| Tons--literally, TONS--of news today, so grab your coffee before you sit down to read. Who said nothing happens in January of off-years?
AR-Sen: Need confirmation that Sen. Mark Pryor (D) is feeling the heat? Bill Clinton, who usually emerges after Labor Day to help Dems in tight races, is hitting the campaign trail for him. In March. Of 2013.
GA-Sen: Rep. Tom Price once again firmly refused to rule out a primary challenge to Sen. Saxby Chambliss. With Rep. Paul Broun and former SoS Karen Handel also interested in running, it seems to be open season on Chambliss, who could be the only Republican Senator to face a serious primary next year.
MA-Sen: Mass Dems are generally good at getting their ducks in a row behind the establishment pick, so Ed Markey's latest endorsements are no surprise: Martha Coakley and Steve Grossman, who join John Kerry and the House of Kennedy.
ME-Sen: If Susan Collins leaves the Senate anytime soon, it will be voluntarily. Republicans, Dems, and Independents all give her high marks, and she trounces even Mike Michaud by 18 points. As with Snowe last year, we'd be in big trouble if Collins retires.
NJ-Sen: I have no idea what Frank Lautenberg is doing, but it's fun to watch. Down by 20 points in primary polls and reasonably likely to retire, Lautenberg continues to hit Cory Booker hard, this time over his mayoral record.
IL-Gov: AG Lisa Madigan (D) sounds more interested in a primary challenge to Gov. Pat Quinn, but has one big obstacle in her way: her father, Speaker Mike Madigan. The younger Madigan would make this race Safe D. Republicans hoping to get a shot at Quinn include Treasurer Dan Rutherford and Rep. Aaron Schock.
MA-Gov: Speaking of ducks in a row, it seems like Dems are rallying around the generic Steve Grossman in this race. Martha Coakley is out (she'll seek re-election), leaving Grossman as the only establishment figure, although he could be tested by an outsider like Dan Wolf or a DC technocrat like Donald Berwick.
ME-Gov: Ex-Gov. John Baldacci is "more likely than not" to run for his old job in 2014, which is great news for Gov. Paul LePage (R). The presence of a well-known but disliked Democrat on the ballot along with liberal Independent Eliot Cutler is perhaps the only recipe for a second LePage term.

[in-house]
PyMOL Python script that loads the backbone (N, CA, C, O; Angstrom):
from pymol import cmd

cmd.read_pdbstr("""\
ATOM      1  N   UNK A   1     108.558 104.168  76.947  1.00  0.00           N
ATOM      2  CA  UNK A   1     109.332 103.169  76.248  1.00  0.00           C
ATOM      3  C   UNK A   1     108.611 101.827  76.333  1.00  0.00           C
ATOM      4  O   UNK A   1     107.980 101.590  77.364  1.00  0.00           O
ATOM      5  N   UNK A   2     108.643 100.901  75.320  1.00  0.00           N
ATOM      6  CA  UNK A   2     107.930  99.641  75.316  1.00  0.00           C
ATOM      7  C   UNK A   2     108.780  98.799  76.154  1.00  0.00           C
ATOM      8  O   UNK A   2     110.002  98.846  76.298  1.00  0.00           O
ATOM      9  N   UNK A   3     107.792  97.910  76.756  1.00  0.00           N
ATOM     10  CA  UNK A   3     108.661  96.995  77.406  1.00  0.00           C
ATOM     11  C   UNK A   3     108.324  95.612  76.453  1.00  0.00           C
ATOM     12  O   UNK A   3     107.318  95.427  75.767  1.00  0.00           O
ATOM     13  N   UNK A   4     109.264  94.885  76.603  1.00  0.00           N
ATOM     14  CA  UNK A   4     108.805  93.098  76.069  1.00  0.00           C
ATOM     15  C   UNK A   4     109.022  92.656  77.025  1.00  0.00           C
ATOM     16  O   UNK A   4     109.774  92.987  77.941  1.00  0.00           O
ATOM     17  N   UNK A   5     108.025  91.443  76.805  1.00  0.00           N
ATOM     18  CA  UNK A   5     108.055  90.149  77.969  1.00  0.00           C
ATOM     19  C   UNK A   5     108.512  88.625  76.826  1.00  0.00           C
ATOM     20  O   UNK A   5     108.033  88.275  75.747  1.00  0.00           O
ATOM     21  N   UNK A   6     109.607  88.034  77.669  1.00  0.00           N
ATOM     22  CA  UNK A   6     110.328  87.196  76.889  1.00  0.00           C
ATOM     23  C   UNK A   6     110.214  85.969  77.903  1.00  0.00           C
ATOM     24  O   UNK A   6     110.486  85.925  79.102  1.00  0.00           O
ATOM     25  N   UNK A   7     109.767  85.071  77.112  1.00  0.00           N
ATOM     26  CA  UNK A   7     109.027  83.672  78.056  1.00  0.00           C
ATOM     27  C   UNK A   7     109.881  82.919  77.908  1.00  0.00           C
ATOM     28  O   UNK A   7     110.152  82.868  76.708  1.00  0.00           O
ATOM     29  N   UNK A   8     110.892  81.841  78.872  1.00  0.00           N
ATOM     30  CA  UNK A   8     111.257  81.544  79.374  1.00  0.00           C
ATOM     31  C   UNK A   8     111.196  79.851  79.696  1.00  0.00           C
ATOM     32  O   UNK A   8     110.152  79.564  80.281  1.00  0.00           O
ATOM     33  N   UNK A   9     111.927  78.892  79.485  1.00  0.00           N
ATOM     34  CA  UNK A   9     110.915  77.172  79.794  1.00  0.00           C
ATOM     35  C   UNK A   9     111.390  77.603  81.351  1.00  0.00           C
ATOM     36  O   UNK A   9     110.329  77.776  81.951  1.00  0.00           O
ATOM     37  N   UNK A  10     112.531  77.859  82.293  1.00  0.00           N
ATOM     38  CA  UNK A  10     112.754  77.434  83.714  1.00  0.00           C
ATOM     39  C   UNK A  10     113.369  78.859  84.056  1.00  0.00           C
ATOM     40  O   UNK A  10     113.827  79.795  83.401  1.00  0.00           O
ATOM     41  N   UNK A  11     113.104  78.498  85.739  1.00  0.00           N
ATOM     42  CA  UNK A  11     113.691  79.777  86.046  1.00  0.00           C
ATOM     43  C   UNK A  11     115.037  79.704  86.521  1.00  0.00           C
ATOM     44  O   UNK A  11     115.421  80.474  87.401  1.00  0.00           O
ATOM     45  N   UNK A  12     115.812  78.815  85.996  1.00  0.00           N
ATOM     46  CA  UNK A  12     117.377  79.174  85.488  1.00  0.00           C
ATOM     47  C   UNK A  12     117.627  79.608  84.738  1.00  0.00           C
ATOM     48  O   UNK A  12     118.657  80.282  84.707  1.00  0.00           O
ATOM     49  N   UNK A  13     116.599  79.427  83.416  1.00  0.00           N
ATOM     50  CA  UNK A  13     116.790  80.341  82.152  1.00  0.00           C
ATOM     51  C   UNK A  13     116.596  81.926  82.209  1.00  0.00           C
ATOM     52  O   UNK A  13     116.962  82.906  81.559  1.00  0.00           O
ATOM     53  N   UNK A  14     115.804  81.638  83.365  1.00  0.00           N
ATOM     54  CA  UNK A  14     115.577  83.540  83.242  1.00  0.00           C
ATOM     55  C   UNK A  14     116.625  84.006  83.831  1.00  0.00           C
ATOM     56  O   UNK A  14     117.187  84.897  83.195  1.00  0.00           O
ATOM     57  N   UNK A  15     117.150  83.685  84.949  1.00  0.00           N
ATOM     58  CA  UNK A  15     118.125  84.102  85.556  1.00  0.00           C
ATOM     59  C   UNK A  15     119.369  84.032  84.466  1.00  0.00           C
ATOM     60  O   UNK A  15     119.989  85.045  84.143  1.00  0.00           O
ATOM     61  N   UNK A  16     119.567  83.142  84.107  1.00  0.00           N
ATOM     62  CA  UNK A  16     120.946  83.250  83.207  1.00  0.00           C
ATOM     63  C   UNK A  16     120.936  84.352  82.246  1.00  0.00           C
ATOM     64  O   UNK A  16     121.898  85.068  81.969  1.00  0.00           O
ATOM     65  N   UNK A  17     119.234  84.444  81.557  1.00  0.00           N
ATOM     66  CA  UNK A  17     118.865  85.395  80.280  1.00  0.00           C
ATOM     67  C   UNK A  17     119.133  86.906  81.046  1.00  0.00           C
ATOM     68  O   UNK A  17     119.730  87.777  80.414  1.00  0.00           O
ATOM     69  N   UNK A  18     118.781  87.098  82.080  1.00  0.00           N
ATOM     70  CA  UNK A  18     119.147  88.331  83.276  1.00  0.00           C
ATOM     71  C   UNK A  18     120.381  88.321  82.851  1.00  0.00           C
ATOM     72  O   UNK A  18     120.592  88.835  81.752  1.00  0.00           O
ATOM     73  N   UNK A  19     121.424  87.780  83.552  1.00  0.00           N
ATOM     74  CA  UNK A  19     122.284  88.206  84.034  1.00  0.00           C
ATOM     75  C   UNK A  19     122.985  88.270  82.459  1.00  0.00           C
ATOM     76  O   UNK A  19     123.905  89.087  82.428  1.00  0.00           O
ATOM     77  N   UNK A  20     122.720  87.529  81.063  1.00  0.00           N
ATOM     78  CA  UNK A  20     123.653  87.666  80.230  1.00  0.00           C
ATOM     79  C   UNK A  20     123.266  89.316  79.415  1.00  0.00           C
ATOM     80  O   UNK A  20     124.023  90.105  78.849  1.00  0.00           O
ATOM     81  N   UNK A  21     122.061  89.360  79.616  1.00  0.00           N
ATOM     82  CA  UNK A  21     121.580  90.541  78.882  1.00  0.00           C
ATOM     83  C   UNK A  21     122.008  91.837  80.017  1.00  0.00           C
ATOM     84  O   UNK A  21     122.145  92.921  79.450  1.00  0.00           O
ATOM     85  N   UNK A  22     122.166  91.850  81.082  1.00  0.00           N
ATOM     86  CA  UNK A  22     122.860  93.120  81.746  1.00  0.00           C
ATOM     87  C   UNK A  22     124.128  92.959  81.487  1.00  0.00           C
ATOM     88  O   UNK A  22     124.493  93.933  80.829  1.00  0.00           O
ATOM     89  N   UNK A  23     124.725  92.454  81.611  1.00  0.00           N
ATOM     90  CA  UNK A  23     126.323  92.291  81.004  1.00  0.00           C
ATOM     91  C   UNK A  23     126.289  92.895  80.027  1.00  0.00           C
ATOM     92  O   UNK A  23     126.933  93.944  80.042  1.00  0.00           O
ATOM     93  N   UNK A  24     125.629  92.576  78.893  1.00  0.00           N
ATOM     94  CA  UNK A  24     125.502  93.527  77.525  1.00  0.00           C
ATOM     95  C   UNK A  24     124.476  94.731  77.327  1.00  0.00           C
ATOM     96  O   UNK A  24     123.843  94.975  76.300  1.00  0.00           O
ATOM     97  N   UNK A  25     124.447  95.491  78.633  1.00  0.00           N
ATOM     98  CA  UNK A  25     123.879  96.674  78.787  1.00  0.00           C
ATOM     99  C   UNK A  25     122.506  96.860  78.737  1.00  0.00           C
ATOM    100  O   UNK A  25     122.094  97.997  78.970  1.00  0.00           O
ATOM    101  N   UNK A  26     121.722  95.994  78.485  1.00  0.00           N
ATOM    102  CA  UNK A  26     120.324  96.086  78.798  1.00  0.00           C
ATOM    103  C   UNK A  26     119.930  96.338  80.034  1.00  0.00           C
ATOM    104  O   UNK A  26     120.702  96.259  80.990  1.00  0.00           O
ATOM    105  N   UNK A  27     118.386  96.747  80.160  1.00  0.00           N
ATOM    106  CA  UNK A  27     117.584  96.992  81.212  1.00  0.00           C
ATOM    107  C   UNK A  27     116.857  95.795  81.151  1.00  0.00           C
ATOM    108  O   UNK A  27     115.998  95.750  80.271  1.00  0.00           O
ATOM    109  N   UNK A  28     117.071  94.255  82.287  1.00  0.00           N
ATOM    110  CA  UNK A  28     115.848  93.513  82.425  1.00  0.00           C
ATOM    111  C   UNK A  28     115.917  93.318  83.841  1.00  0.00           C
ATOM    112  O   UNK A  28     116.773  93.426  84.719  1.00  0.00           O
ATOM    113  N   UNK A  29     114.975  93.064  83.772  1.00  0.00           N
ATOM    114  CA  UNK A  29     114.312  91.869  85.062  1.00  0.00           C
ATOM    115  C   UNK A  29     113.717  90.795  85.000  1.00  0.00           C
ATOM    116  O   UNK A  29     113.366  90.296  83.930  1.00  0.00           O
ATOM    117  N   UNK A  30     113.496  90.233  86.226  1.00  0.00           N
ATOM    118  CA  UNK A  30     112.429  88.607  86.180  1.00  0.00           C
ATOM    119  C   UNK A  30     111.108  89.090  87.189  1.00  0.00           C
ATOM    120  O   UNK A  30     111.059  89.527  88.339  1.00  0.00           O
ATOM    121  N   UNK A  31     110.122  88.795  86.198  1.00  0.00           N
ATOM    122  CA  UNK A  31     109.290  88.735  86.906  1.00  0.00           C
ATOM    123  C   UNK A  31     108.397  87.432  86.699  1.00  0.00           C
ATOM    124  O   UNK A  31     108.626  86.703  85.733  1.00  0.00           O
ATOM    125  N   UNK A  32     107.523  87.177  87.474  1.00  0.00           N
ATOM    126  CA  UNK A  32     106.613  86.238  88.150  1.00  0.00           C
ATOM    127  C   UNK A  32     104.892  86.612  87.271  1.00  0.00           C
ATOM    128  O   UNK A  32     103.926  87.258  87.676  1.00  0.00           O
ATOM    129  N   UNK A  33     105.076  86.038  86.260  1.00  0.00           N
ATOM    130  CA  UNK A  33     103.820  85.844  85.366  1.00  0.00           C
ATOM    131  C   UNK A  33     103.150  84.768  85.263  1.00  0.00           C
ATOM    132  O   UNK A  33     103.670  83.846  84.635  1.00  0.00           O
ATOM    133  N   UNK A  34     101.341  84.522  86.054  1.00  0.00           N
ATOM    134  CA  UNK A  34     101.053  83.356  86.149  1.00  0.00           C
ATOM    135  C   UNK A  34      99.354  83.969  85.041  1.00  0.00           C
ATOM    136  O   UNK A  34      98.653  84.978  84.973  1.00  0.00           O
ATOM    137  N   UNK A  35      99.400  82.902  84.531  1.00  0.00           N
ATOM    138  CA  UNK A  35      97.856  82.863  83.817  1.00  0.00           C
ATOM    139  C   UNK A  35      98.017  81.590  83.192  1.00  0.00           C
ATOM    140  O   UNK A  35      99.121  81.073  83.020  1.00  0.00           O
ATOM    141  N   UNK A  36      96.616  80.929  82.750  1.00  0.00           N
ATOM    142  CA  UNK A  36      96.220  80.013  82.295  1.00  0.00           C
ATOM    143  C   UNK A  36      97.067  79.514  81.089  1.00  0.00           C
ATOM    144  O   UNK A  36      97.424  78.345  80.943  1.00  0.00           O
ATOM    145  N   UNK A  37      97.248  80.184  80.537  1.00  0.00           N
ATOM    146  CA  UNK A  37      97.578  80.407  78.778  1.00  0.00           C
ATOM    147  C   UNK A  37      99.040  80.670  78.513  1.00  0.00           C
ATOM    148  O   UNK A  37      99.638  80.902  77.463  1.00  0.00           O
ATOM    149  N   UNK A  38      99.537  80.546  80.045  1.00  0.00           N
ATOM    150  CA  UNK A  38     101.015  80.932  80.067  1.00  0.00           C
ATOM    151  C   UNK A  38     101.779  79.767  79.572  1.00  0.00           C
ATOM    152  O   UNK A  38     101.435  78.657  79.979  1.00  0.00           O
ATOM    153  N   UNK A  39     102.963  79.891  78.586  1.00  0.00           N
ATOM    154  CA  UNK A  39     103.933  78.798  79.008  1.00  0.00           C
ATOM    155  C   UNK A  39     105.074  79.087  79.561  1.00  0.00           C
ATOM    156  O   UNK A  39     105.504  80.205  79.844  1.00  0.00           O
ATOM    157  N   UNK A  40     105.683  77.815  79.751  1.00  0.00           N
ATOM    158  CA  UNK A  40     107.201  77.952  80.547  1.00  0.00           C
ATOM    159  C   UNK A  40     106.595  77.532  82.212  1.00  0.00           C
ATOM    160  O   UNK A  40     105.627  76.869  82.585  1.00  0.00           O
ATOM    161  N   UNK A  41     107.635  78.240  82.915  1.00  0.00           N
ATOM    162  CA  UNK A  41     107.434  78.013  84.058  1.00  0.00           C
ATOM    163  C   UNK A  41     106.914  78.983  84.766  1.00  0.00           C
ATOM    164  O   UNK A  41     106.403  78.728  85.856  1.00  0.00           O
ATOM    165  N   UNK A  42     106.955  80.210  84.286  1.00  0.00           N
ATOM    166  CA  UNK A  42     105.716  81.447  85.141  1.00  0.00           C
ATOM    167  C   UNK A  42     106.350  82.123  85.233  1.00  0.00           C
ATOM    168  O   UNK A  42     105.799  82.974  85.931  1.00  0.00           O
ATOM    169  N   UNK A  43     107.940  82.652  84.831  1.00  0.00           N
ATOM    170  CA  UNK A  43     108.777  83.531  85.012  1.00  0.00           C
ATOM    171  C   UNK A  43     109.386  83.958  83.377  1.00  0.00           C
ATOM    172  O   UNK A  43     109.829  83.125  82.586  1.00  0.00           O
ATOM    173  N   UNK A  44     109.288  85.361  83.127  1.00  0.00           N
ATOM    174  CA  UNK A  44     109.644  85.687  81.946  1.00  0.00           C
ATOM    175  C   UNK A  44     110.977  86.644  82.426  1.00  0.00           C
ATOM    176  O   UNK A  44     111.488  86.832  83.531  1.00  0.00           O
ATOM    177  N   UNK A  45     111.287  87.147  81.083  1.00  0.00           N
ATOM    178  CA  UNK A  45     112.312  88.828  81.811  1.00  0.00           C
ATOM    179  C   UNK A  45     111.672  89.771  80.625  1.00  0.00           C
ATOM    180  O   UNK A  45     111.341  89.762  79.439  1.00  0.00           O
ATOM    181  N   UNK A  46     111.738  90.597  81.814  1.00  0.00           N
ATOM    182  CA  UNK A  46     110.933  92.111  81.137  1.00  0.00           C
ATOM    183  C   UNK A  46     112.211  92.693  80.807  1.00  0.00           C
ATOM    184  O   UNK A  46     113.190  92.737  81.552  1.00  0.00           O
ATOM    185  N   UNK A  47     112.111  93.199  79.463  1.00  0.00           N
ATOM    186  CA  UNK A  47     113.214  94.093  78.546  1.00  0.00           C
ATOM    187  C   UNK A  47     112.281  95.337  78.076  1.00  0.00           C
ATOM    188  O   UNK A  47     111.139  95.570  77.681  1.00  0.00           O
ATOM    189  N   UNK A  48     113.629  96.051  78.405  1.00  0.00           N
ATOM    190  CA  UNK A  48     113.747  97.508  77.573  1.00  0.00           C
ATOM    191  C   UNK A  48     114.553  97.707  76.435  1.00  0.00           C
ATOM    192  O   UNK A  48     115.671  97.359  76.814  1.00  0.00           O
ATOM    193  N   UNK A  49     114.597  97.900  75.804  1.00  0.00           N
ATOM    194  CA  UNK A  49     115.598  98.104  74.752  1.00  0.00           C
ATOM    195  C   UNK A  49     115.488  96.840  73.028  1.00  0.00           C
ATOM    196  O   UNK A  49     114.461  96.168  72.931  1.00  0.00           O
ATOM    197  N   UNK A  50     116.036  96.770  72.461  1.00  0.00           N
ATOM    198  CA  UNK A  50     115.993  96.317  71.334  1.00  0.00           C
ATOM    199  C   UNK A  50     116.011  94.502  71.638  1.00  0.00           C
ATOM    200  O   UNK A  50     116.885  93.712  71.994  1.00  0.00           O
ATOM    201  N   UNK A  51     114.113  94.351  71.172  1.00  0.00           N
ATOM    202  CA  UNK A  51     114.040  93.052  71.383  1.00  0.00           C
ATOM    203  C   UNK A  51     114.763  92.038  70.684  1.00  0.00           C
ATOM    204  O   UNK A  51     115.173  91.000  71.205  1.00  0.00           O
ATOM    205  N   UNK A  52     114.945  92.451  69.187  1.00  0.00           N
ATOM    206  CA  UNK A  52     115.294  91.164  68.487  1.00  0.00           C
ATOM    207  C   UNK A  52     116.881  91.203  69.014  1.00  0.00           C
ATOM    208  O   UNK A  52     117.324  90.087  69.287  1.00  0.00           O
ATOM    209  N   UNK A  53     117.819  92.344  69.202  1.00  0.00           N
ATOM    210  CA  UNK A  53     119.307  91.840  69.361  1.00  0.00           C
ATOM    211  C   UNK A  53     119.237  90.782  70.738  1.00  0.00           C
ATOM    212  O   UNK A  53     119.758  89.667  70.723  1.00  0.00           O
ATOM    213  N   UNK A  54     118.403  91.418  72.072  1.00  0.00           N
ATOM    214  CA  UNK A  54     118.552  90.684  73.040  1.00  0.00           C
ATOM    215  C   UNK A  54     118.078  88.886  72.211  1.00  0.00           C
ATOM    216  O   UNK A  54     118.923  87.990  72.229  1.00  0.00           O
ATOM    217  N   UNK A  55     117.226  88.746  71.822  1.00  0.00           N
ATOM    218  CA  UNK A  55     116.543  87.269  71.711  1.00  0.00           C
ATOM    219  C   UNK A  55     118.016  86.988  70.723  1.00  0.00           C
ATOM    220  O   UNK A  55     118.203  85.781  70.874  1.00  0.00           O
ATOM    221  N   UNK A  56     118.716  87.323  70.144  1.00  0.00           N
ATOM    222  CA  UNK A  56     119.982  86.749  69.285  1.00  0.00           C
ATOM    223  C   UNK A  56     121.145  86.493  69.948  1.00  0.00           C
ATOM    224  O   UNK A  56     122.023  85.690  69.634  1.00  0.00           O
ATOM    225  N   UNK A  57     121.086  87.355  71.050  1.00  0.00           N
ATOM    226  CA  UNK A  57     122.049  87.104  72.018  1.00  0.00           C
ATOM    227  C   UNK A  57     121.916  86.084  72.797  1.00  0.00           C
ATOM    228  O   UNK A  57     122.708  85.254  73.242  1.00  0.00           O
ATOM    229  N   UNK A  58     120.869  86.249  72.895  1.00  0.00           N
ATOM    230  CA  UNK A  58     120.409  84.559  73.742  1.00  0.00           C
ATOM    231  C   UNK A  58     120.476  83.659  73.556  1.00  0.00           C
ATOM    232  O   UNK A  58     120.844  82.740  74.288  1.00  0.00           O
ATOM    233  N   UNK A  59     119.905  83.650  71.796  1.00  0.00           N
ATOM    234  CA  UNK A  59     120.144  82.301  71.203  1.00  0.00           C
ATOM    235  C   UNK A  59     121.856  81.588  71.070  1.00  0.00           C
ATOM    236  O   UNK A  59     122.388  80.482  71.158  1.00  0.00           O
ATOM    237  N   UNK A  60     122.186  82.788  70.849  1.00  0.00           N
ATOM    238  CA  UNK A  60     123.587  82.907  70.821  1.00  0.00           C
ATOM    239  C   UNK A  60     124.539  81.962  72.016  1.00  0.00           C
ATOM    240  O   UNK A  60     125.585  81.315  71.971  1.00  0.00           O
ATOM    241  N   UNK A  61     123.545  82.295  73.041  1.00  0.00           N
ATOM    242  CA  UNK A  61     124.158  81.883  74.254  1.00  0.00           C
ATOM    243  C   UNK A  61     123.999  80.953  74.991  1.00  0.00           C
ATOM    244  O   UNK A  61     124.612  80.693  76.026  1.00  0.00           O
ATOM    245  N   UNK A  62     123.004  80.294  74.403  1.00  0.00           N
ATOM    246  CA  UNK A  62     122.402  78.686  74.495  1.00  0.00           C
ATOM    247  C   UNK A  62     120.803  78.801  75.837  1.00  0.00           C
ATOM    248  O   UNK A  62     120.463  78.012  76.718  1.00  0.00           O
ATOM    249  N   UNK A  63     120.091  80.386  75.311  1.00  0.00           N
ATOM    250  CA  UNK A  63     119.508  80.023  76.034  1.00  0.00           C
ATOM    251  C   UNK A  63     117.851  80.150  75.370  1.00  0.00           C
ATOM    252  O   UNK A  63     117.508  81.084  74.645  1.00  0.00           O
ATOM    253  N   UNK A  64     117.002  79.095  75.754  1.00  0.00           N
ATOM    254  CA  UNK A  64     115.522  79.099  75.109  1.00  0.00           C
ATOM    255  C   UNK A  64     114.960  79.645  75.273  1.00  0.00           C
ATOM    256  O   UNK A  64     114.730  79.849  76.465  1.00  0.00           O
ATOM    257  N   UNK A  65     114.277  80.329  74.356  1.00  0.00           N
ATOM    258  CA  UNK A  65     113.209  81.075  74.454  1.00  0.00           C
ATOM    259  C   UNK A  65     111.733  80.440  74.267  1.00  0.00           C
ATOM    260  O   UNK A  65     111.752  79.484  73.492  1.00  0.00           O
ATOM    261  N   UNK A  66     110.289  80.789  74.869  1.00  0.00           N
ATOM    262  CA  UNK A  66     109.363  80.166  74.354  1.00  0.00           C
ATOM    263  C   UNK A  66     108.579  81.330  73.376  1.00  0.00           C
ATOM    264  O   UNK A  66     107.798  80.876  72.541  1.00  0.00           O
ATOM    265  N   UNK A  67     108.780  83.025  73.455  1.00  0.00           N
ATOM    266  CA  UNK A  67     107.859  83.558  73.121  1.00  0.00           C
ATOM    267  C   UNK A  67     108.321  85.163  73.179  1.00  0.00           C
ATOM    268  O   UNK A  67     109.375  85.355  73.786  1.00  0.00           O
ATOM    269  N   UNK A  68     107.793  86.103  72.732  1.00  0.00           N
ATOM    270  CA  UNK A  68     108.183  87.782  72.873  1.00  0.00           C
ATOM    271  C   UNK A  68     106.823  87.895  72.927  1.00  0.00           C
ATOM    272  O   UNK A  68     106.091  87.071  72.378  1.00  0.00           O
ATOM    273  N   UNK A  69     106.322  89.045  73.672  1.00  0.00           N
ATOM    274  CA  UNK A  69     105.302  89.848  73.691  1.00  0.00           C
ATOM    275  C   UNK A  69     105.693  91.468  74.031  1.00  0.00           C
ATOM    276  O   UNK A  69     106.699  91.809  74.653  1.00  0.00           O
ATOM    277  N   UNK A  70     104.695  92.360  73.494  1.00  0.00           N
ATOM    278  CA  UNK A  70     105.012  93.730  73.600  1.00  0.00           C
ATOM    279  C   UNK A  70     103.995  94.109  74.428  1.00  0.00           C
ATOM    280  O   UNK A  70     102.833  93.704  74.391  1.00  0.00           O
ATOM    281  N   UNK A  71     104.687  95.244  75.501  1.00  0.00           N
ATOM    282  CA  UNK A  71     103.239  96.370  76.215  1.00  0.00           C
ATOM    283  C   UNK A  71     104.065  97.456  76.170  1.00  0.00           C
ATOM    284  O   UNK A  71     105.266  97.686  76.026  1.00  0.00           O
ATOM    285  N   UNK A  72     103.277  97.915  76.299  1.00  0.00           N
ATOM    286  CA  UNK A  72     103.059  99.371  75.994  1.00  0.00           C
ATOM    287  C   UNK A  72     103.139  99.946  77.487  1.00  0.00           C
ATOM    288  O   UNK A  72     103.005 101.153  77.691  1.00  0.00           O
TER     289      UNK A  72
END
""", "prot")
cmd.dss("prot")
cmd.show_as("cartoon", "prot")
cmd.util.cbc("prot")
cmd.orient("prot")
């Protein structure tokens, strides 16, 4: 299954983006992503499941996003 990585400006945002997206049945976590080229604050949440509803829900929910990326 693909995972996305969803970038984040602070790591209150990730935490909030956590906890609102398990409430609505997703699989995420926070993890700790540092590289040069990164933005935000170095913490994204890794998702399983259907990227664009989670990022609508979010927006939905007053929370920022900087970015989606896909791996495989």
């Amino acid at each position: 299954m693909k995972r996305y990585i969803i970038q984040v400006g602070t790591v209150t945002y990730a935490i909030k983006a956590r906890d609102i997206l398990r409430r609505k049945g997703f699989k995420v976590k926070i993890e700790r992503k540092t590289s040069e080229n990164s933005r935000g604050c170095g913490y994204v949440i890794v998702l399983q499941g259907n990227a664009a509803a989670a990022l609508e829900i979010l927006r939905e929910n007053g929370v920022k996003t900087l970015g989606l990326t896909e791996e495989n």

NJ-Gov: The Big Fella is getting a hand from Mr. Social Network. Mark Zuckerberg will make his first foray into politics by hosting a Christie fundraiser next month.
OH-Gov: Ex-AG Richard Cordray (D) is staying in DC for another term as Consumer Finance Czar, which means John Kasich's opponent next year will likely be Cuyahoga Co. Exec Ed FitzGerald, although ex-Rep. Betty Sutton remains interested as well.
TX-Gov: Julian Castro, who reminds me of Jimmy Smits' character on The West Wing, will not run for governor. Castro gained a following in liberal circles after keynoting last year's DNC.
VA-Gov: A fairly useless poll from tiny Christopher Newport University has Terry McAuliffe (D) up 31-30 on Ken Cuccinelli, or 27-27-9 over Cuccinelli and Bill Bolling as an Indie.
CT-05: Andrew Roraback (R) seemed bullish on a rematch immediately after his loss to Elizabeth Esty, but now it sounds like he may be appointed to the state Supreme Court instead. Such a move would deprive the GOP of its best recruit here.
CA-35: Newly ex-Rep. Joe Baca is running for Congress again....but against Gloria Negrete McLeod, who just beat him by 12 points, instead of against Gary Miller, who is universally considered the most vulnerable Republican in the House. McLeod has now defeated both Baca and his son, so this is clearly a good old-fashioned revenge mission.
NY-11: Ex-Rep. Mike McMahon might challenge Mike Grimm, who ousted him in 2010. I have to think McMahon is kicking himself for not running in 2012.
SC-01: Add one more serious Republican to this primary field: Charleston school board trustee Elizabeth Moffley, who just loaned her campaign $200K.
Texas: Democrats are launching "Battlefield Texas," a sweeping initiative to distract party operatives and soak up tens of millions in cash for the next decade or two.
Virginia: A bill that would split Virginia's EV's by congressional district (a la Nebraska/Maine) appears unlikely to pass the Senate, as one Republican has already come out against it in the tied chamber. This bill seems as likely to hurt the GOP as help us; in a close election we could win Virginia but lose some of its electoral votes.
RNC: A pair Nevada GOP committee members will be among Reince Priebus' 6 nominators when he formally seeks re-election (he's unopposed). This is somewhat of an olive branch between the Paul-dominated Nevada party and the national GOP.